Both Sjogren’s Syndrome and Lupus (systemic lupus erythematosus or SLE) are autoimmune diseases, which occur when the immune system mistakenly attacks the body’s own tissues. These reactions may be set off by infection, tissue injury or emotional trauma in people genetically predisposed to them. Although there is no cure for autoimmune diseases, they are unpredictable and can go into remission for weeks, months or even years.
With Sjogren’s Syndrome the targets of the immune system’s attack are the glands that produce tears, saliva and other lubricating secretions. Those affected (usually mid-life women) develop dry eyes and dry mouth as well as dryness of the skin, nose and vagina. Conventional treatment focuses on relieving symptoms by using artificial tears and saline drops for the dryness Sjogrens causes in the eyes. However, the kidneys, lungs, liver, blood vessels and brain also can be affected, and those with severe symptoms may experience blurred vision, fatigue, joint pain, eye pain, hoarseness, recurrent mouth infections and even problems with eating and swallowing.
Lupus can be mild or life-threatening. Symptoms range from arthritis and skin rashes to neurological problems and kidney disease. Conventional treatment involves efforts to suppress the immune system with drugs like prednisone (a corticosteroid) or cyclophoshamide, which is even more powerful and toxic. (These drugs also may be recommended for severe cases of Sjogren’s Syndrome.) While these may be necessary for short periods, long-term use can reduce the chance that the disease will go into remission naturally.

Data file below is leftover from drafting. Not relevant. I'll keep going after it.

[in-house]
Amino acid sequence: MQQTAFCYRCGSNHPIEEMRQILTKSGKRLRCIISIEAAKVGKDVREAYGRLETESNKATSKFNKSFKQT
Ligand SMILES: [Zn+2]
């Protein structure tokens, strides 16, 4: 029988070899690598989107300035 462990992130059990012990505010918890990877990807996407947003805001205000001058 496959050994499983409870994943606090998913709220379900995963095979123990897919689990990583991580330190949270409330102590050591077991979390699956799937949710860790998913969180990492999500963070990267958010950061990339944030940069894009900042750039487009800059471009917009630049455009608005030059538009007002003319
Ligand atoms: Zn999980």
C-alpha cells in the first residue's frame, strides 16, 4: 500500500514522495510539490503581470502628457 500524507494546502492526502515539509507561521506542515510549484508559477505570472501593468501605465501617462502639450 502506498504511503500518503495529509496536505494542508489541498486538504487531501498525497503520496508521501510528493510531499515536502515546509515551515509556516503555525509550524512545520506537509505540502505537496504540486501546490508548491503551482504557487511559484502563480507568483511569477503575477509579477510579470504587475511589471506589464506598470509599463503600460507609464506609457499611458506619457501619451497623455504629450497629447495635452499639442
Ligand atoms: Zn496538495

The following general recommendations for dealing with autoimmune disorders may help you better manage Sjogren’s Syndrome and Lupus:
- Follow a low-protein, high carbohydrate diet. Minimize consumption of animal products and eliminate milk and milk products including commercial foods made with milk.
- Avoid polyunsaturated oils (vegetable oils) and hydrogenated fats (margarine, vegetable shortening, and all products made with partially hydrogenated oils of any kind).
- Get regular aerobic exercise (swimming is best if you have joint problems).
- Practice progressive relaxation and other mind-body techniques; visualization and guided imagery can be very effective for moderating autoimmune responses.
- Try Chinese medicine (diet, herbs, acupuncture, and energy work).
- To reduce inflammation, increase your intake of omega-3 fatty acids by eating more salmon, herring, sardines, walnuts, purslane and other leafy greens as well as freshly ground flaxseeds. Also eat ginger and turmeric regularly for their anti-inflammatory effects.
- Keep a journal in which you make daily entries about your physical and emotional state.
I also would advise you to avoid health care professionals who make you feel pessimistic about your condition.
Andrew Weil, M.D.